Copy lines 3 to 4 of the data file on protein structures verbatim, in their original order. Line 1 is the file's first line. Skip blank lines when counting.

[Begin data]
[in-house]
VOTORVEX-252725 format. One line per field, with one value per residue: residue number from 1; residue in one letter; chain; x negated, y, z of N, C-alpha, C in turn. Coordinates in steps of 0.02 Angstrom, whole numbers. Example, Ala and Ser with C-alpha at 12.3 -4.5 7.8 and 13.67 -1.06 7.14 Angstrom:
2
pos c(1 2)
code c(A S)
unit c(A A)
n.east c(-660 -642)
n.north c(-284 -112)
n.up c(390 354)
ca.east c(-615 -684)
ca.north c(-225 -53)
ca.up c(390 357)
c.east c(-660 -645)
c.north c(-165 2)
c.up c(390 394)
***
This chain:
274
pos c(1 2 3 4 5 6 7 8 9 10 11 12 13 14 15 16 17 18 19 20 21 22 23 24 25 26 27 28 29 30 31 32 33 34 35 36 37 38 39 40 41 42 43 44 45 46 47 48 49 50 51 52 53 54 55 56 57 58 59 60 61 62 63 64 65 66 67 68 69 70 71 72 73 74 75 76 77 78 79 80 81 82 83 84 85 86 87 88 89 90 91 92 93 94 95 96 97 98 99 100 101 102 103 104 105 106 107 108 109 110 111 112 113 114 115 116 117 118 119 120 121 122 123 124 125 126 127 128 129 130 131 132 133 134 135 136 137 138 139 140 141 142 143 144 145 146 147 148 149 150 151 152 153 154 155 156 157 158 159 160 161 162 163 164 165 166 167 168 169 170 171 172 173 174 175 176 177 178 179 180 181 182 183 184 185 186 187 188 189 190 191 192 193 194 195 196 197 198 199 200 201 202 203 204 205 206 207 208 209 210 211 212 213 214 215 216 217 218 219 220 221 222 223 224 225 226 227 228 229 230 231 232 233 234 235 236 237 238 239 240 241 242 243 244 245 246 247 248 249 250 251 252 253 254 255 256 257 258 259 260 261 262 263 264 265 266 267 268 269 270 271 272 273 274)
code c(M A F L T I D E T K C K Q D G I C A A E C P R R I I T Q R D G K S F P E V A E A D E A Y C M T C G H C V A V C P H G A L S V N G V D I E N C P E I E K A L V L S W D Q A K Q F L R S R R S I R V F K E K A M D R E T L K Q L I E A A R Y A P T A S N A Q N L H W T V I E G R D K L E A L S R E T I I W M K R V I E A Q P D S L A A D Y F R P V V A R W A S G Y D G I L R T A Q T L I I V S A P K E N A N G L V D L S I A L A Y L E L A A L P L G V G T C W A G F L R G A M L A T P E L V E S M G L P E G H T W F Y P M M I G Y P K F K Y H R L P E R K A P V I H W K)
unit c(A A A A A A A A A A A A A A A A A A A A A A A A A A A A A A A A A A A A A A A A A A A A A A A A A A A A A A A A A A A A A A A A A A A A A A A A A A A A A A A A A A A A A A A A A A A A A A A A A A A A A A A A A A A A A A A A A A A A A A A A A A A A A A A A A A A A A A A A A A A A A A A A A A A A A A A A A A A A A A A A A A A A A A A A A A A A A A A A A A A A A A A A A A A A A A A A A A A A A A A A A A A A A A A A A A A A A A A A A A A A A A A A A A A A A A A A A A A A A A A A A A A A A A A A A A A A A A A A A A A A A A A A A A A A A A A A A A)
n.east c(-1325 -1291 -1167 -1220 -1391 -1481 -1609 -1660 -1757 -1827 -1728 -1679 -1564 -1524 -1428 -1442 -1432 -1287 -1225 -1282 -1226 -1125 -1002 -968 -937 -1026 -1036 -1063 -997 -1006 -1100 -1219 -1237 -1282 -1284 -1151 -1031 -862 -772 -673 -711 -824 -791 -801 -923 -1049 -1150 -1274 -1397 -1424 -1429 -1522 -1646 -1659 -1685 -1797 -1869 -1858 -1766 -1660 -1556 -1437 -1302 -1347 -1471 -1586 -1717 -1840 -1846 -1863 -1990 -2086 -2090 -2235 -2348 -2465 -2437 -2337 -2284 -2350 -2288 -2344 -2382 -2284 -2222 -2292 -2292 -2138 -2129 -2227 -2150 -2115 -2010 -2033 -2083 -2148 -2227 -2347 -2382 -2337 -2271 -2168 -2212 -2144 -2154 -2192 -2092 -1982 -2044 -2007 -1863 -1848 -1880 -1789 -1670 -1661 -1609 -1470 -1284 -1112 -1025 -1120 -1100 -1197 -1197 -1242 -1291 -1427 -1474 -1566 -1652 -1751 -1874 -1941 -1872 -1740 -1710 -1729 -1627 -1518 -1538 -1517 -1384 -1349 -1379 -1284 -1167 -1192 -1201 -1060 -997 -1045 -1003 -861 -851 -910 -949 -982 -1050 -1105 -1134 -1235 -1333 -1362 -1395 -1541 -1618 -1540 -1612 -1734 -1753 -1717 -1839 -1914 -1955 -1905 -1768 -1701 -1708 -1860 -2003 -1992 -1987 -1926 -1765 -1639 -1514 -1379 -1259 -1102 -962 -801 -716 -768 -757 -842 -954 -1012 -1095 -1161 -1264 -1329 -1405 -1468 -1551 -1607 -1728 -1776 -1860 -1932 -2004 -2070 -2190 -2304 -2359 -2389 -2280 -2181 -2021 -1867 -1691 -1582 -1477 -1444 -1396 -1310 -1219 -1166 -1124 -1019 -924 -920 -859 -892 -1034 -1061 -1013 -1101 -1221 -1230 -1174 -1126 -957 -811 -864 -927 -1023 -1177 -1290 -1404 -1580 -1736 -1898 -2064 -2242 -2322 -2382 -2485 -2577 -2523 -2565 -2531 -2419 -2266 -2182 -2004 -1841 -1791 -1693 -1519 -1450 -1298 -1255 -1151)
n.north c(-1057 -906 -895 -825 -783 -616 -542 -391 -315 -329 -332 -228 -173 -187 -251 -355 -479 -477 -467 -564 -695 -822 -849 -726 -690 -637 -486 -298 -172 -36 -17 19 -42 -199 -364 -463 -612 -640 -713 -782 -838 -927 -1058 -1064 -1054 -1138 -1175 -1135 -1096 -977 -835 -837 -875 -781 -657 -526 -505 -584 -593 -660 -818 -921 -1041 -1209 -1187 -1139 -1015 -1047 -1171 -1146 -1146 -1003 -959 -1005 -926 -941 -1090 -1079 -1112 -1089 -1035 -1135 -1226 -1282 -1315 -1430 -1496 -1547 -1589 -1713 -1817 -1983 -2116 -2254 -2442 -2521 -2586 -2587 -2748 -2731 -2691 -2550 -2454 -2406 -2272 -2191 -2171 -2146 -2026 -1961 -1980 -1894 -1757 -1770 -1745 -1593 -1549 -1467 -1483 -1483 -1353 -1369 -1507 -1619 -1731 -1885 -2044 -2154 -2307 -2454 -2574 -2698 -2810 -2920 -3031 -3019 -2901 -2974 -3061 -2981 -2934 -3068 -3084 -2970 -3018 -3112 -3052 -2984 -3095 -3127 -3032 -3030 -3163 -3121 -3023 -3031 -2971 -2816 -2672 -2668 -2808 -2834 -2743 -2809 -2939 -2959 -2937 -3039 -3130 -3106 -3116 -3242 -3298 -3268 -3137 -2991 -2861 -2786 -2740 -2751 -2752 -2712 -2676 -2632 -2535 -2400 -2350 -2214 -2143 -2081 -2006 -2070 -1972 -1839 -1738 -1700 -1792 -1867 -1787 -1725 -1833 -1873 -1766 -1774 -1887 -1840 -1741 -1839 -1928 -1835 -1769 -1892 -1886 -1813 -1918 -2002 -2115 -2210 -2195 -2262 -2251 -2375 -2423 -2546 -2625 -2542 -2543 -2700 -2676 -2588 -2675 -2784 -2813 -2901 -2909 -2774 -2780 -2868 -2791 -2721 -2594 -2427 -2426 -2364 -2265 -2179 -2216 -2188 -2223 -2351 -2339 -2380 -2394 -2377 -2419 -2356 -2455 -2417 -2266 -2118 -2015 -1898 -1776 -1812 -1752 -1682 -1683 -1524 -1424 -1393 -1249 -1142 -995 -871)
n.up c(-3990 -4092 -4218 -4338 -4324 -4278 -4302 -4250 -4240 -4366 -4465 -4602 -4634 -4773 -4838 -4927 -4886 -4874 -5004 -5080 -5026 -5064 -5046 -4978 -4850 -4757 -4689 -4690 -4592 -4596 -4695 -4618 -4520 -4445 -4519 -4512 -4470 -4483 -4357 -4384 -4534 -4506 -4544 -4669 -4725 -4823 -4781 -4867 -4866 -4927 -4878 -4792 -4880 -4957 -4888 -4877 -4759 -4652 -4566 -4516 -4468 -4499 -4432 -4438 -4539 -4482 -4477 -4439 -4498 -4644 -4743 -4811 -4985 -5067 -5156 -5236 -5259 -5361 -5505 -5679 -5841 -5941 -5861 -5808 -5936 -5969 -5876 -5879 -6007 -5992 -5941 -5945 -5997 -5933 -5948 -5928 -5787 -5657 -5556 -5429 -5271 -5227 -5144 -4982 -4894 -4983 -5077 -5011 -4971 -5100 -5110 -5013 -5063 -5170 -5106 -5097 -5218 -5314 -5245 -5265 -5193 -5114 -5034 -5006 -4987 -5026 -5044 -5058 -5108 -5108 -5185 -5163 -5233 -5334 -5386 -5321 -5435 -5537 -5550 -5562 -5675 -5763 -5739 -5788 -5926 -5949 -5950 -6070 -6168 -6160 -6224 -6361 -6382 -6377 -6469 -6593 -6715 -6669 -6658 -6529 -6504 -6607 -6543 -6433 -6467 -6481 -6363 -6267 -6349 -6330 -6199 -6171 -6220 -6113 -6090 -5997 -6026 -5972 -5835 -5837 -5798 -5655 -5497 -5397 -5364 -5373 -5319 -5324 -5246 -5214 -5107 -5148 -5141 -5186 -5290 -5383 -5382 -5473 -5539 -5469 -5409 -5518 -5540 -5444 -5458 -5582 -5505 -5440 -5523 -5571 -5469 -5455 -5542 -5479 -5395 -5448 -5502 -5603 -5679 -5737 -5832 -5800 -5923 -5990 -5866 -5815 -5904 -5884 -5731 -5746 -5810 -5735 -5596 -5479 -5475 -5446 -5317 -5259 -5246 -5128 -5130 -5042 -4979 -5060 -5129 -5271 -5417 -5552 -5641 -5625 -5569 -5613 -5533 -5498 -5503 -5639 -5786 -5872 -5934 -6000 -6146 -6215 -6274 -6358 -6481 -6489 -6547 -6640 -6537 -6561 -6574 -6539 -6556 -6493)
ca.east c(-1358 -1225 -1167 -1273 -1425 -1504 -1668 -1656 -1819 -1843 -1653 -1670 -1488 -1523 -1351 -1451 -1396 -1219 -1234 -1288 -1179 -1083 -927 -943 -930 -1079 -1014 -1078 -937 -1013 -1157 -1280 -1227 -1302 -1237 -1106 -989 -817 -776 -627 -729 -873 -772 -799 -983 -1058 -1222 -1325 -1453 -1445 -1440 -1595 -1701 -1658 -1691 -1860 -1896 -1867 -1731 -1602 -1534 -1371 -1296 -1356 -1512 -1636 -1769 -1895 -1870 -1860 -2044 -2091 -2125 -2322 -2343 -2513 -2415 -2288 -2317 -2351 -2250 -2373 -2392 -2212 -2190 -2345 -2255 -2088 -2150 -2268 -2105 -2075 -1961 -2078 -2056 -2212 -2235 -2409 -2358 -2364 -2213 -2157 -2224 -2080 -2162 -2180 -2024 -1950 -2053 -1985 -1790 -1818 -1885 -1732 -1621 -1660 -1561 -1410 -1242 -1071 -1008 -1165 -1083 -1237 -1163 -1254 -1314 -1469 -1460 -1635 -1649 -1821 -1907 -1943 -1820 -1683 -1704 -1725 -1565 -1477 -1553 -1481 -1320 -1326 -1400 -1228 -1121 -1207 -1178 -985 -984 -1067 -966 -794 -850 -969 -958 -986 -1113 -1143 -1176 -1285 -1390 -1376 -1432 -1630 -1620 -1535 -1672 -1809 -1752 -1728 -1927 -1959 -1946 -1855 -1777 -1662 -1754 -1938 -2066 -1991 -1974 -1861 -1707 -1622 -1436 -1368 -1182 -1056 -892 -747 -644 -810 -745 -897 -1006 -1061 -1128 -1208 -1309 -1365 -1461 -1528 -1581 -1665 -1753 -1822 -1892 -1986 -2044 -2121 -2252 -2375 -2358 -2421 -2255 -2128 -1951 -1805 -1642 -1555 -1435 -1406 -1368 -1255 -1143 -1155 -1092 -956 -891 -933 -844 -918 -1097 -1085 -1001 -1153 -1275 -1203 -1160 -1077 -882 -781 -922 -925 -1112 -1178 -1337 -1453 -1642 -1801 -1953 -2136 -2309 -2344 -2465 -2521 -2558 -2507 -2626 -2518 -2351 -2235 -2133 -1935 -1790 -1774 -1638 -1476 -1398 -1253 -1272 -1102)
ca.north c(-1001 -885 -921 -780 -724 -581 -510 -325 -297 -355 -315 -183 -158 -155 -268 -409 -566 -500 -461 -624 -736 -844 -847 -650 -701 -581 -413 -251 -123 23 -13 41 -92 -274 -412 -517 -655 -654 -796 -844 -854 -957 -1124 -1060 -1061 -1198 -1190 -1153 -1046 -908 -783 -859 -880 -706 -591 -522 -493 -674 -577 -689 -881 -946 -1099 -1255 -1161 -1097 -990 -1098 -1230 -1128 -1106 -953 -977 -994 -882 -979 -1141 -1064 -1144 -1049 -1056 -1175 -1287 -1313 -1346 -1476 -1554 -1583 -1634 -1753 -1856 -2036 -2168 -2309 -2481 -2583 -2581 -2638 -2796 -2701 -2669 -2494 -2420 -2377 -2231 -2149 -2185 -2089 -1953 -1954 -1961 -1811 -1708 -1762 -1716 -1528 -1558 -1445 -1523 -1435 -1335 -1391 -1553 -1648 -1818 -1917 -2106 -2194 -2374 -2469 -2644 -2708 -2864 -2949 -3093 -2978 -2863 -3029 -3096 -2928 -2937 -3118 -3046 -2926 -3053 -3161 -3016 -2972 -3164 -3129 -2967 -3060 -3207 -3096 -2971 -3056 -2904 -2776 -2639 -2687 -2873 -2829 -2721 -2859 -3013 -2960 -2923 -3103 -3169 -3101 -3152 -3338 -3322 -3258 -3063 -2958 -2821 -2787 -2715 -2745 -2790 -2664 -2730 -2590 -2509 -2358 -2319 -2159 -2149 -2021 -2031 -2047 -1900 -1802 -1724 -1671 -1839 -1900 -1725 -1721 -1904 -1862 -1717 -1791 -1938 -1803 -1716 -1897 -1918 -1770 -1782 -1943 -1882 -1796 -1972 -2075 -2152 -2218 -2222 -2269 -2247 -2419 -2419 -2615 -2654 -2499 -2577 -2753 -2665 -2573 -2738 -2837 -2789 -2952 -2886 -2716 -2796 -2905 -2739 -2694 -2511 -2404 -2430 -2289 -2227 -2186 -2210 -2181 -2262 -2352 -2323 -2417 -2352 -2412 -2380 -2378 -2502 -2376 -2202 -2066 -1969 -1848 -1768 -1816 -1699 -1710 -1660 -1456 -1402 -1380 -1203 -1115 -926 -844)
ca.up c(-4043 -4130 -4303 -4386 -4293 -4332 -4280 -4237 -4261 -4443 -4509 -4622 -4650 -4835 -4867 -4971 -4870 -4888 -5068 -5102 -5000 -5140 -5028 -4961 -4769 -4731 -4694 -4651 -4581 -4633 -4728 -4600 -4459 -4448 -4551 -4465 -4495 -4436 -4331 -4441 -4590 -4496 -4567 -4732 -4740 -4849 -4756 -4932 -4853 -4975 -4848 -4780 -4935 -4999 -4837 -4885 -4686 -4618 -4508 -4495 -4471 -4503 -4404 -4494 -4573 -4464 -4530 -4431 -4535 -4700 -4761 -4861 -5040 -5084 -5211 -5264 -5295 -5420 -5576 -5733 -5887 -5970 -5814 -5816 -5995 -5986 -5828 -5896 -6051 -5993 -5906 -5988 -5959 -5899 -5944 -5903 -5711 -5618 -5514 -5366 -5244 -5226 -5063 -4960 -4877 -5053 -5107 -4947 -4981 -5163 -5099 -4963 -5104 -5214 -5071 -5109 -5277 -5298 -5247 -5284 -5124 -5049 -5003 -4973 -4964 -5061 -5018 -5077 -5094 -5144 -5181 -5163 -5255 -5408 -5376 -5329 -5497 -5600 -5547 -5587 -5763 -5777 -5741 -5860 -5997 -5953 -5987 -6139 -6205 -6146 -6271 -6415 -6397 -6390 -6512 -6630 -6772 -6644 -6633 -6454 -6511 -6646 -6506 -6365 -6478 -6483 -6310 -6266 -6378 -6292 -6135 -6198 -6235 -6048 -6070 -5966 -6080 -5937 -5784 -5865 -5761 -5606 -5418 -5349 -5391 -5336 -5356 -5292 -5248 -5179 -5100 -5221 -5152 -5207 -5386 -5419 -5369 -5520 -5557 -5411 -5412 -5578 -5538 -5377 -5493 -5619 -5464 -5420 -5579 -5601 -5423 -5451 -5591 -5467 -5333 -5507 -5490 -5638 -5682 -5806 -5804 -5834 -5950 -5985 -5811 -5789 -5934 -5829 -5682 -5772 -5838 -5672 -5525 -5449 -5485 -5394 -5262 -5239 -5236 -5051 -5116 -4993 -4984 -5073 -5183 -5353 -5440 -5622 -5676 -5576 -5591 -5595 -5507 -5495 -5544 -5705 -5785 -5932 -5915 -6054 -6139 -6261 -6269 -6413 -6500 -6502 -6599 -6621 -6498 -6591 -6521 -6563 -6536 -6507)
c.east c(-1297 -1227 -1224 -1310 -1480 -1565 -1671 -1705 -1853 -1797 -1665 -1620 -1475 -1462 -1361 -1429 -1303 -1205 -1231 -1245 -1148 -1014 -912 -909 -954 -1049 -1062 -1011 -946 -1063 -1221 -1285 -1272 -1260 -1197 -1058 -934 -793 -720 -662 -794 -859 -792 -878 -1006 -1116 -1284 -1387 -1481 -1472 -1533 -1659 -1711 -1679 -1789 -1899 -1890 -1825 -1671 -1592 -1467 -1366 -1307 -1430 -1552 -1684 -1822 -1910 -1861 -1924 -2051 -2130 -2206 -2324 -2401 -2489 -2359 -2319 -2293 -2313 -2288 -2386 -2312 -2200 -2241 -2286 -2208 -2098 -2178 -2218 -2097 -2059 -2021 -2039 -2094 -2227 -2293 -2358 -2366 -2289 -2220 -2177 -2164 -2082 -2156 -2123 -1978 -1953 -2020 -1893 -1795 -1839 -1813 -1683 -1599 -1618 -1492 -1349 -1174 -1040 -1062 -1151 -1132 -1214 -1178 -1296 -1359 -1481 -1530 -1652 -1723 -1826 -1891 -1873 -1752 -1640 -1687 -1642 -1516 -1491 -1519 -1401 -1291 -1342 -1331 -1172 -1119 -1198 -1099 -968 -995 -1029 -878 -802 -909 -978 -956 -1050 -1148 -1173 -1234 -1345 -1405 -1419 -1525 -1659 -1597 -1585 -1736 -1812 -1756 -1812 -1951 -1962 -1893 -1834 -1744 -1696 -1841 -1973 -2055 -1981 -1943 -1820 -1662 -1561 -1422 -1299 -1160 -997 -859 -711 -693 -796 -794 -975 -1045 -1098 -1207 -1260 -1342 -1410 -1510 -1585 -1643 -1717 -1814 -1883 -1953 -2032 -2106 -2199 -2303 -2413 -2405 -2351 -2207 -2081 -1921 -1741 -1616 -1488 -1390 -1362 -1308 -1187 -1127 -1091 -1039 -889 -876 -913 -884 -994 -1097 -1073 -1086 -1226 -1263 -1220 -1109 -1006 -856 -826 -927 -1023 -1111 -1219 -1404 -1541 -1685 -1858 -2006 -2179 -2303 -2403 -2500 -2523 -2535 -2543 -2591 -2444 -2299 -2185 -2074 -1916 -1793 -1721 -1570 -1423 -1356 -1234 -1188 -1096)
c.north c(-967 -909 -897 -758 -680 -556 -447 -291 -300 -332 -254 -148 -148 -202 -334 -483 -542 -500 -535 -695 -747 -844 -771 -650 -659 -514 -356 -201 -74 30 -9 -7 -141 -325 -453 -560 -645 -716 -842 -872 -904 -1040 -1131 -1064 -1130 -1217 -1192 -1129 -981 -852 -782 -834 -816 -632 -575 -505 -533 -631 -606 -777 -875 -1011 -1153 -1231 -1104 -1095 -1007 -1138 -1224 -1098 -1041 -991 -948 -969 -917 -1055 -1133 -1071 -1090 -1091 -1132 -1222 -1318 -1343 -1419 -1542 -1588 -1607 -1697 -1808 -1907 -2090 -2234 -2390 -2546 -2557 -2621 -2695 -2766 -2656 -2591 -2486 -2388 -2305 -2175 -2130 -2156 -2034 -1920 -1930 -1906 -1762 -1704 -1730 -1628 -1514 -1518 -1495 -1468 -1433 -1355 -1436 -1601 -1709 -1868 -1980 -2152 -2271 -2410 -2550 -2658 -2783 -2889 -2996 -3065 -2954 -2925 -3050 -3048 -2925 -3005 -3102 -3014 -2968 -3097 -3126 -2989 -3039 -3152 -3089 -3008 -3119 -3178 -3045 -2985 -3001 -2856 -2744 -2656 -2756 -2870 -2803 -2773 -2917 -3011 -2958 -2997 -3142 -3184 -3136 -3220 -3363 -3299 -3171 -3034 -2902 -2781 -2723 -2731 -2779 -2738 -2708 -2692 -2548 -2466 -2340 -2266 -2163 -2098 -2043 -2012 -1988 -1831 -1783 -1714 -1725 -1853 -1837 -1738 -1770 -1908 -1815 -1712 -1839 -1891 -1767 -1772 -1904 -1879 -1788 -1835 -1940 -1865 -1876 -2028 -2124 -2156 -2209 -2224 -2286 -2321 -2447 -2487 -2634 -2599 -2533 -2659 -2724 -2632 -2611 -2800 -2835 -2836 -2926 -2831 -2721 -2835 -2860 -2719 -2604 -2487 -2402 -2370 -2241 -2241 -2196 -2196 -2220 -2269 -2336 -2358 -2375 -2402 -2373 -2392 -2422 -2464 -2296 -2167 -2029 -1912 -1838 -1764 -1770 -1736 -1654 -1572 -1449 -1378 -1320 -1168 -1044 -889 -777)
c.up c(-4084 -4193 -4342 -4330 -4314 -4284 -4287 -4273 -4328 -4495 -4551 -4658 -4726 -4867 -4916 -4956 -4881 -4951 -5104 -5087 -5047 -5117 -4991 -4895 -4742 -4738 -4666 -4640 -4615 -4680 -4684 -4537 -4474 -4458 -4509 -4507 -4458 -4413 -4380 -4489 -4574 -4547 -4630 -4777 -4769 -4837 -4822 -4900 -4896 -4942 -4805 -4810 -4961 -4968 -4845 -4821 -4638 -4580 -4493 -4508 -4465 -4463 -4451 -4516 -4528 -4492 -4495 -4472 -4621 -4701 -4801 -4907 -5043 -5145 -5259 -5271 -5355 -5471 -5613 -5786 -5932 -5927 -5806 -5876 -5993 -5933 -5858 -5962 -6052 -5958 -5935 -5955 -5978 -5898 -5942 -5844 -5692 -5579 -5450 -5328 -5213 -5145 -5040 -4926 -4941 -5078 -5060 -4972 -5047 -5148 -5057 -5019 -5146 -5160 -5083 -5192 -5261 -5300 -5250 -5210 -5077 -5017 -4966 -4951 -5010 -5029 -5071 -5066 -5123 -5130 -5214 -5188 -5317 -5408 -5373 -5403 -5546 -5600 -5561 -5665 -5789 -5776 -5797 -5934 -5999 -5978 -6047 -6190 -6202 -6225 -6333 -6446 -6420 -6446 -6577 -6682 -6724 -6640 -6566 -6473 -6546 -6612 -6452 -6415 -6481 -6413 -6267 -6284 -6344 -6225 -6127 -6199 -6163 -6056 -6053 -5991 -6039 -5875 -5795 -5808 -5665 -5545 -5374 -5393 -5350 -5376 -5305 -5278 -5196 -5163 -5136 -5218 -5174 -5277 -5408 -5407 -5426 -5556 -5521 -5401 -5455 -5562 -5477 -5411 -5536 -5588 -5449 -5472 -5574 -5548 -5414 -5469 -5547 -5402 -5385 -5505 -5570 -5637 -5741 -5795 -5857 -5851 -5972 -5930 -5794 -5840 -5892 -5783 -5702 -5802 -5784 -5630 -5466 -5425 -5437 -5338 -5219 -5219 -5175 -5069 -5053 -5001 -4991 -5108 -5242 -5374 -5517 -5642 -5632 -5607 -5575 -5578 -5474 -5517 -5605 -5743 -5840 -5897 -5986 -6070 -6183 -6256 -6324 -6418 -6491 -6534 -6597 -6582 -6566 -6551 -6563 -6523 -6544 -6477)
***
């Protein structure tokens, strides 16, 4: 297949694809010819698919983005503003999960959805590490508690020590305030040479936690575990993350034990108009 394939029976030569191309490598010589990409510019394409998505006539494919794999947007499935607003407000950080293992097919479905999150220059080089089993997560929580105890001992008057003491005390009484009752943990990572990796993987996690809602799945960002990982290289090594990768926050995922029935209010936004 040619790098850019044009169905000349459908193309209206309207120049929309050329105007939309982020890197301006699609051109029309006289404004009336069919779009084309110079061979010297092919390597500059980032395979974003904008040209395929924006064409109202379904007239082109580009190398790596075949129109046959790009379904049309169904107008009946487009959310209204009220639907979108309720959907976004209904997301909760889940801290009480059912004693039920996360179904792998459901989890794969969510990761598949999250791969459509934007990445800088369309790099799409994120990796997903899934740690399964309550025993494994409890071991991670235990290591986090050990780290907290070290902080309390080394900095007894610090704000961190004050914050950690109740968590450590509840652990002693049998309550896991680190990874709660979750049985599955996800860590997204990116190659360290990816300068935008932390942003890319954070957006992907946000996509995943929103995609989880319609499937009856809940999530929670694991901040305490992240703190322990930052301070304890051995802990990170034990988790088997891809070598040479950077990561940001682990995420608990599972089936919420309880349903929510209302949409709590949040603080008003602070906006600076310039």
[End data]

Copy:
2
pos c(1 2)